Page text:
The 2007 IPCC report made clear the level of uncertainty that exists:

A systematic analysis of future projections for the Arctic Ocean circulation is still lacking. Coarse resolution in global models prevents the proper representation of local processes that are of global importance (such as the convection in the Greenland Sea that affects the deep waters in the Arctic Ocean and the intermediate waters that form overflow waters).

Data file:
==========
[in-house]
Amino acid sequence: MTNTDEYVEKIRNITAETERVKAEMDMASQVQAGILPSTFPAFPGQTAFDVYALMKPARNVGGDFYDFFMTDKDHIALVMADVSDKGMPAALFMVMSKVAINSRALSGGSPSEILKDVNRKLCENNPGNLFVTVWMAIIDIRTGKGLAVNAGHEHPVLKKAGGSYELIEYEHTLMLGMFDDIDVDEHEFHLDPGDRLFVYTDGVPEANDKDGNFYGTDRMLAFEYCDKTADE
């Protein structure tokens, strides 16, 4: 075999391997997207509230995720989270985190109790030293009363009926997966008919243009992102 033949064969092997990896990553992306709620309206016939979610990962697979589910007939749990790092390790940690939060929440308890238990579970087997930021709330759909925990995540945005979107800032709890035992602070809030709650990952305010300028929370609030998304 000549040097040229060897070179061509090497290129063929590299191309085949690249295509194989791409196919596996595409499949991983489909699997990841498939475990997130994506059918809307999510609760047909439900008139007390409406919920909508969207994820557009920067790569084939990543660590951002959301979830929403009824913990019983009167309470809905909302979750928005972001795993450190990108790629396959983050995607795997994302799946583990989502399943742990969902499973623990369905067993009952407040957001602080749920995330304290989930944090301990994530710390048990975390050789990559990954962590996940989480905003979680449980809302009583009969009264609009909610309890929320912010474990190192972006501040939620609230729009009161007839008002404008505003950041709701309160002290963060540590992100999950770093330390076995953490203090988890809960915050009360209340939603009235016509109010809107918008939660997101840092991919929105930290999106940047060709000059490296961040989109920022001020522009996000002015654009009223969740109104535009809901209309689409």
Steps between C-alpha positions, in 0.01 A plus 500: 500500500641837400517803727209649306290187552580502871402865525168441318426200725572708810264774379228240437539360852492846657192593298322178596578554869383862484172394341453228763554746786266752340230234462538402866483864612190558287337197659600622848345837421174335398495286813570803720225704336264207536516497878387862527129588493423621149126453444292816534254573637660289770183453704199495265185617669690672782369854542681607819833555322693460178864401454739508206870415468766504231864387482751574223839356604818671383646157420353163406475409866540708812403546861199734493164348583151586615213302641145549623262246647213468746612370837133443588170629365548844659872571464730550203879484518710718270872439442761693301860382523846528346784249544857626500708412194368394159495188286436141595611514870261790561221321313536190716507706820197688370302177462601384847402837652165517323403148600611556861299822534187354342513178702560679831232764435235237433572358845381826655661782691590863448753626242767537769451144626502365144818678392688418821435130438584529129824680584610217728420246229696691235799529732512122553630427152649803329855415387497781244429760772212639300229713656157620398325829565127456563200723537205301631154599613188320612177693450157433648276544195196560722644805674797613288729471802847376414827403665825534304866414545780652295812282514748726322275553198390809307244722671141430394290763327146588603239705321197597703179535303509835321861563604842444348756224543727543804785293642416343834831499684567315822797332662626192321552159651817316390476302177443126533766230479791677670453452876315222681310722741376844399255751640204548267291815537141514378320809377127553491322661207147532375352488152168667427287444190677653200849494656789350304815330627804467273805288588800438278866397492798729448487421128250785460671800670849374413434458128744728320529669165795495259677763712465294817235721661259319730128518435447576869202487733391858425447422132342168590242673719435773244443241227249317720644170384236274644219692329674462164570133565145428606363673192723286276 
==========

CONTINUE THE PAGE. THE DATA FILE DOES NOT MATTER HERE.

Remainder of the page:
Which leads to the dangerous part of scientists’ misguided efforts to “educate” the public at every turn, a strategy motivated by perceived successes by fossil fuel corporations and their backers.  Moreover, the perceived extreme position of those corporations elicited a corresponding response from scientist-activists.  One problem with this is the potential to appear foolish to the very people scientists are trying to convince of real climate risks when dire projections end up wrong.  Scientists historically and currently enjoy wide-spread and deep respect by the public.  I can’t believe that will continue if, for instance, grandiose claims of significant events end up wrong.  How often do you and your friends make fun of the local weatherman after a busted forecast?  I think scientists should instead tap into that deep reservoir of trust and leverage it intelligently.  If the best science indicates an ice-free Arctic by 2035-2050, then say that.  If conditions change radically, there will of course be a ready explanation that the public will gladly receive.